“You think we got a bite, Dad?” I said as I noticed the slight tugging from the fishing rod.
“I think so. Wanna reel it in?” My dad urged me.
“Well, I don’t want it to slip away. You’re better at this than I am.”
“If you don’t try, you’ll never be able to fish like your old man.”
I let out a sigh, “Fine. I’ll do it.” I grabbed the pole with both hands as I began to pull back and reel it in. Whatever bit, it was heavy. I thought we finally caught our dinner.
The fish yanked me forward a bit, but I didn’t let up. It was about time I made my dad proud.
With one strong pull, I finally won the battle, and the fish became my reward. It was bigger than my head, and my dad looked at me with pride.
“Wow! This is a nice catch, Angel! This should last a couple days! Come on, let’s go show your mom!” My dad smiled and turned towards our cabin, and we walked from our fishing spot to our cabin.
My family lived in a small cabin a half mile from the lake we fished at. It was wooden and meager, but it was cozy, and all we really needed. We had four rooms, a common room which consisted of a kitchen and living area, a bathroom, and the two bedrooms. The cabin was enough, and I never complained about it.
By the time my dad and I reached the cabin, the sun already began to set. I stared at it with wonder; the colors enticed and intrigued me, and I had only one thought: Home.
My mom was overwhelmed with the enormous fish we brought home, “Oh my, this’ll last a while. This place will reek of fish for who knows how long. Hope you’re all prepared.”
I clenched my nose shut, “You know, maybe this catch was a bad idea. Ewww.” My parents let out hearty laughs at my disgust; I was never able to get over the stench of uncooked fish, and my family never let me live it down.
I never understood how my mom could turn a terrible odor into gourmet cuisine. When she cooked, any fish we brought home was a dish fit for a king. I don't recall how she cooked it, but her methods were so unorthodox that it probably flew over my head anyway.
After dinner, the sun was already far below the sky. My parents sent me to bed because my dad wanted to fish at the strike of dawn. I didn't mind it, so I climbed the stairs to my room and slept.
It felt like I was asleep for barely an hour when I heard something from the first floor. The sounds resembled that of plates breaking, and banging on the walls. At first, I thought maybe one of my parents slipped and fell, probably knocking over the plate rack that sat next to the sink. After that, silence broke my panic, only to have it return when someone let out a scream downstairs.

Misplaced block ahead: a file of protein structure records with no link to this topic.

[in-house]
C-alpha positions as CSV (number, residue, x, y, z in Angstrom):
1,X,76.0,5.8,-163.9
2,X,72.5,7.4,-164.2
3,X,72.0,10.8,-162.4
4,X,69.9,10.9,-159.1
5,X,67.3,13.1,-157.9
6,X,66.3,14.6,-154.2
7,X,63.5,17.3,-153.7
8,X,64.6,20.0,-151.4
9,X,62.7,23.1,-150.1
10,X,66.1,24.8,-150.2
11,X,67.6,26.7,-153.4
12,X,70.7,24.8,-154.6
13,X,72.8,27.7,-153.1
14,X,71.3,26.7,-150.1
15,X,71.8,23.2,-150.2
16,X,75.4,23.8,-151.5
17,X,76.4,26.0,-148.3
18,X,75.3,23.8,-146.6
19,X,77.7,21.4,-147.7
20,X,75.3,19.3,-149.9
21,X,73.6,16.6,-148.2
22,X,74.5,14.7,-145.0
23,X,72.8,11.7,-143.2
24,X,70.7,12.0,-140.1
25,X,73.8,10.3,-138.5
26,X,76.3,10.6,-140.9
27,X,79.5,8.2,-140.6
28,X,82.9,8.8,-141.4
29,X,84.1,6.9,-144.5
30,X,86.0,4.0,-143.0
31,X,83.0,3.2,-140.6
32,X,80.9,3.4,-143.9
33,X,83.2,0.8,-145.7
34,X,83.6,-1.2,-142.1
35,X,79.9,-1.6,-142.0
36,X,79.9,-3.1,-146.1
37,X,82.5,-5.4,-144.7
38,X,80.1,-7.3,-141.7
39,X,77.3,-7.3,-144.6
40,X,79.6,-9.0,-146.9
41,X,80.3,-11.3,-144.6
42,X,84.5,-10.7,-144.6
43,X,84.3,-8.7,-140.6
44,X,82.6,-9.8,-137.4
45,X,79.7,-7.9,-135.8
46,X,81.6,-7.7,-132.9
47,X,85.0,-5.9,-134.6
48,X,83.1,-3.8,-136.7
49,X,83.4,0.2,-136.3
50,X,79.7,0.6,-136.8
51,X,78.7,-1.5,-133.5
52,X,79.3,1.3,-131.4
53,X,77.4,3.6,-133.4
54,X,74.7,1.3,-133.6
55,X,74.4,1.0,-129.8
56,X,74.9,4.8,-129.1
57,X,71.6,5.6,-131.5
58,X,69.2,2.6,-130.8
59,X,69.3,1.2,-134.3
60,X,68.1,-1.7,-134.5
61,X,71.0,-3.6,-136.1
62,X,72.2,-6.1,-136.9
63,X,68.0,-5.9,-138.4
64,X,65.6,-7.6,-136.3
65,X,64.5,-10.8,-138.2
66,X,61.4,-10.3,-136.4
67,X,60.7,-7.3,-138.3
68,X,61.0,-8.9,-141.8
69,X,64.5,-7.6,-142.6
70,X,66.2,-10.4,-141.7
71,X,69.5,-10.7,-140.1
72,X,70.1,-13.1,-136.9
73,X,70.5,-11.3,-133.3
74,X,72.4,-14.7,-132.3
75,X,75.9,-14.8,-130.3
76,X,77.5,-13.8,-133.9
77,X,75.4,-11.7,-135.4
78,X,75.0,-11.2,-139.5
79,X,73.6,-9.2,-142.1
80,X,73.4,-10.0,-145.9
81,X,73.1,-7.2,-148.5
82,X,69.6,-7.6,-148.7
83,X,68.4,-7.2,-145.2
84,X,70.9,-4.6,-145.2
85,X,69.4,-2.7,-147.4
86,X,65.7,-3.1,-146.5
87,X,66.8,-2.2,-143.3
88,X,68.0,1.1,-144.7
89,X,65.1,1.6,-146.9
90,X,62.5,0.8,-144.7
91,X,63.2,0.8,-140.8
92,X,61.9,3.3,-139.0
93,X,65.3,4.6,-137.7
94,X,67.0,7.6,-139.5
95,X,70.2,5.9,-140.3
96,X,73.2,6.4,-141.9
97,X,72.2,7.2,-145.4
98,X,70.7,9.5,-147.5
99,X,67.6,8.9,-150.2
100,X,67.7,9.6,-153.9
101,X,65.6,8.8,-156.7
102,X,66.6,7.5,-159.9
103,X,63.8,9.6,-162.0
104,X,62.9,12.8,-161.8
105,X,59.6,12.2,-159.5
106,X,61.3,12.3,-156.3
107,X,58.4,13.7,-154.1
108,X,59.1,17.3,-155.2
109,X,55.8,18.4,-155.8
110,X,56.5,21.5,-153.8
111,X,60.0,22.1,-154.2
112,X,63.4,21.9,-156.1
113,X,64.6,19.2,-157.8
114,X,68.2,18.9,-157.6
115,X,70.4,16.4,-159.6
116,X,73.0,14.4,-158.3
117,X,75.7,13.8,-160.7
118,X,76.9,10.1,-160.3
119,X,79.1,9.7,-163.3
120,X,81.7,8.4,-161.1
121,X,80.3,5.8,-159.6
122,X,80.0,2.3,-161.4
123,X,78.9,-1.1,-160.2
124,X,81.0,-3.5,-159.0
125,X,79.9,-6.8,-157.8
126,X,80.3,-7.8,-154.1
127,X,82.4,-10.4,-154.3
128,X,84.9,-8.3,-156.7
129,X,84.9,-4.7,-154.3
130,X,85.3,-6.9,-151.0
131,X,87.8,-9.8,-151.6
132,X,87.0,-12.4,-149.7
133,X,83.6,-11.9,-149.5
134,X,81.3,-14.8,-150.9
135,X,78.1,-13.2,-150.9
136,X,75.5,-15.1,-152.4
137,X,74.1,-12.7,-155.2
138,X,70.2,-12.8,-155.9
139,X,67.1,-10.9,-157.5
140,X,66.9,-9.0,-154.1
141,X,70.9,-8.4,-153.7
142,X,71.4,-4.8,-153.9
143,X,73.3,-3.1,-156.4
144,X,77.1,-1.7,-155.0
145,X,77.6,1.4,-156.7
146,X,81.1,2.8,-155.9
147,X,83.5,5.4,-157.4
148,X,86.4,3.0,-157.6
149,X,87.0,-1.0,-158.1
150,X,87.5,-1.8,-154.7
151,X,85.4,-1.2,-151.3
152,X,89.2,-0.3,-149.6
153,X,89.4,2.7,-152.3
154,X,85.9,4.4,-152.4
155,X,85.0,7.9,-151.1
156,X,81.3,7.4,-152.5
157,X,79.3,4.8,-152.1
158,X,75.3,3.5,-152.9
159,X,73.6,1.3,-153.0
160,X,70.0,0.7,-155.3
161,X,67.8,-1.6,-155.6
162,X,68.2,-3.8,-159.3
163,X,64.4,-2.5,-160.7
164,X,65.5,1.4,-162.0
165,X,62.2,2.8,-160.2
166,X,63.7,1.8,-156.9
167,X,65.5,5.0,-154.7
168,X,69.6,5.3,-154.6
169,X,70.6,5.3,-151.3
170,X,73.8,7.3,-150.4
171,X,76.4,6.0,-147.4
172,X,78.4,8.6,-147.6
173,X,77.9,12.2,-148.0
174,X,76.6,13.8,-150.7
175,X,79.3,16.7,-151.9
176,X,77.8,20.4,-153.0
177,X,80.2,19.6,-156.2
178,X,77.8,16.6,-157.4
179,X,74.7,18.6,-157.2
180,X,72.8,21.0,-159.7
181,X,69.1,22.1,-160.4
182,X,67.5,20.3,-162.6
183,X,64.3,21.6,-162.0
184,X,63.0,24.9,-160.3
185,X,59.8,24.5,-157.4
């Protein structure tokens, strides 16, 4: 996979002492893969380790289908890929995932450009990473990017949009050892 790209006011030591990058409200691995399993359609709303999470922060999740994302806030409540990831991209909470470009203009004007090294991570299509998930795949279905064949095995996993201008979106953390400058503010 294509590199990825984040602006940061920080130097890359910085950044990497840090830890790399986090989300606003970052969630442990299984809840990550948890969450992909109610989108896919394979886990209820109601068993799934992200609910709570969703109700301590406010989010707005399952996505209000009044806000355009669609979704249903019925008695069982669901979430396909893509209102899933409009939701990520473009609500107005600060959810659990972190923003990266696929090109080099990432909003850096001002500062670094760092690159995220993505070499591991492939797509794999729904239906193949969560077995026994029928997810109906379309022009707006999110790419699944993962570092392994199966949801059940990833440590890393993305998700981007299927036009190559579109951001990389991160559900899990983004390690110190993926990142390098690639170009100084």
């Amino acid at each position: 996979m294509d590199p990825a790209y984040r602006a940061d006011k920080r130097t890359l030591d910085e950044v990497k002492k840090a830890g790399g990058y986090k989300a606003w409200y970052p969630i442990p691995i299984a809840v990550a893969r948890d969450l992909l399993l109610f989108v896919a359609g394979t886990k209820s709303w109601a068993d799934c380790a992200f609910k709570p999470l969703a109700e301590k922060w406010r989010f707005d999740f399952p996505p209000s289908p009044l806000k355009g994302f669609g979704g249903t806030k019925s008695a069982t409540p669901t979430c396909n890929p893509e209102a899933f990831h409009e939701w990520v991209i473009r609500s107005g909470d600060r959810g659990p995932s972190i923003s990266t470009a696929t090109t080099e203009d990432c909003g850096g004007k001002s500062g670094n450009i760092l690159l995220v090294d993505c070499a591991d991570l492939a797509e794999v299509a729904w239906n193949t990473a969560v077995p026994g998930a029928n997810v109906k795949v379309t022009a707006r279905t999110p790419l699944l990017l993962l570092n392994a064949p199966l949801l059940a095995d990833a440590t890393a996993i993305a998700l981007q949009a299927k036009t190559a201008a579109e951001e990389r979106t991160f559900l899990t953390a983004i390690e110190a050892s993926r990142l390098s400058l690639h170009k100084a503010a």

I crept slowly down the stairs, each step more careful than the last. As I approached the wall between the kitchen and staircase, I took a peek around the corner. I saw my mom in the corner diagonal from me, terrified. She was facing toward the other side of the room, towards the sink. I couldn’t peek all the way around, but I heard more bangs from my blind side. I decided to use the noise as a distraction to slide into the other side of the partition, and get a better view.
Using a coffee table and a couple chairs for cover, I wrapped around the living room to see the other side of the kitchen. There, I saw my dad, struggling against another man. We’re being robbed, I thought to myself. The man didn’t seem to have a weapon, but he was strong enough to overpower my dad. Nonetheless, my dad continued to fight. I could hear him gasping for breath, grunting in pain, but it distracted the robber from me.
I scanned the living room for something, anything to subdue the robber. However, there was only one thing I could use: my dad’s coffee mug, which sat on the coffee table. It’s my only chance, I thought to myself.
With the mug in hand, I took another peek around the corner, and I thought my dad noticed me, because he forced the robber further away from me. My dad put his back to a corner, leaving the robber vulnerable. I crept hastily towards the robber and Bang! The mug broke on his head, but it seemed like it did nothing.
He turned to me, enraged, “Fine. You can be the first to die tonight, tough guy. Your parents get to watch as their son is strangled in front of them.”
He charged me as I backed up into a corner, and he reached for my throat. It felt like time slowed down, and I felt...powerful. Something coursed through me, and a shockwave erupted from my body.
When I came to, it was dawn, and a blanket of rubble covered me. My family’s cabin was in shambles, and I was the only thing left standing. I searched the rubble for my parents, praying I wouldn’t find corpses underneath the wreckage.
Then, a thought popped into my head, Even if they are alive, why would they want you there. You ruined everything they held dear. Just go.
It was strange. To this day, I can’t tell if that was really me that said that, or if there was something in my head. Either way, I listened to the voice in my head, and walked away from my family, tears falling from my eyes.
Then, my eyes opened, and I was in my bed at the Supernova Guild. I turned to write in my journal on the nightstand next to me.
Five years, same dream, I wrote. These flashbacks have haunted me for this long. Why didn’t I stay and help my parents? They could’ve been alive still, who knows. If I survived, maybe they did. I hope this guild can help me. I know I’ve only been here a week, and the Guildmaster said he could teach me to control that power. I’m still worried about why they really brought me to the Supernova Guild. I hope the Guildmaster wasn’t lying, otherwise I might just be a ticking time bomb of power I can’t contain.